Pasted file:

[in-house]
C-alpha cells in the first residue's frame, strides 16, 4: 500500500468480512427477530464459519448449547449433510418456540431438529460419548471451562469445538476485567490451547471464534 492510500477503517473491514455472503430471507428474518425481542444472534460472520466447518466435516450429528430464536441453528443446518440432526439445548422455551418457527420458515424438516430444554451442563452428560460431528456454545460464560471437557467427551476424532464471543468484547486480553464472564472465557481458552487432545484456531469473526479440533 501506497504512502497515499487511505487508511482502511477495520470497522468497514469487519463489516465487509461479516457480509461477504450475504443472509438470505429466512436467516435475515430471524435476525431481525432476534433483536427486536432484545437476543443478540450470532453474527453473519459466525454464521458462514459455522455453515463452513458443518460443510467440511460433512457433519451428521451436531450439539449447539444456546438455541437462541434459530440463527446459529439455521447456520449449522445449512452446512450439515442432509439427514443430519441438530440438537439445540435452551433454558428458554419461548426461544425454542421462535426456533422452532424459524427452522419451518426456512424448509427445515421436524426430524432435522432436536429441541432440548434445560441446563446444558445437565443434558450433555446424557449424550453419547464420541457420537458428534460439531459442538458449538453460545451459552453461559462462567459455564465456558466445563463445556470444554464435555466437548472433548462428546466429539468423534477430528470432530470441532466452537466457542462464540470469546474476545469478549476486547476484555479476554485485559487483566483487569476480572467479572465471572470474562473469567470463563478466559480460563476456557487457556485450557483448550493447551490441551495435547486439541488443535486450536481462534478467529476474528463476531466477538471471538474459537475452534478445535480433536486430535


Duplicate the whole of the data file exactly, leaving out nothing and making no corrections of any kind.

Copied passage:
[in-house]
C-alpha cells in the first residue's frame, strides 16, 4: 500500500468480512427477530464459519448449547449433510418456540431438529460419548471451562469445538476485567490451547471464534 492510500477503517473491514455472503430471507428474518425481542444472534460472520466447518466435516450429528430464536441453528443446518440432526439445548422455551418457527420458515424438516430444554451442563452428560460431528456454545460464560471437557467427551476424532464471543468484547486480553464472564472465557481458552487432545484456531469473526479440533 501506497504512502497515499487511505487508511482502511477495520470497522468497514469487519463489516465487509461479516457480509461477504450475504443472509438470505429466512436467516435475515430471524435476525431481525432476534433483536427486536432484545437476543443478540450470532453474527453473519459466525454464521458462514459455522455453515463452513458443518460443510467440511460433512457433519451428521451436531450439539449447539444456546438455541437462541434459530440463527446459529439455521447456520449449522445449512452446512450439515442432509439427514443430519441438530440438537439445540435452551433454558428458554419461548426461544425454542421462535426456533422452532424459524427452522419451518426456512424448509427445515421436524426430524432435522432436536429441541432440548434445560441446563446444558445437565443434558450433555446424557449424550453419547464420541457420537458428534460439531459442538458449538453460545451459552453461559462462567459455564465456558466445563463445556470444554464435555466437548472433548462428546466429539468423534477430528470432530470441532466452537466457542462464540470469546474476545469478549476486547476484555479476554485485559487483566483487569476480572467479572465471572470474562473469567470463563478466559480460563476456557487457556485450557483448550493447551490441551495435547486439541488443535486450536481462534478467529476474528463476531466477538471471538474459537475452534478445535480433536486430535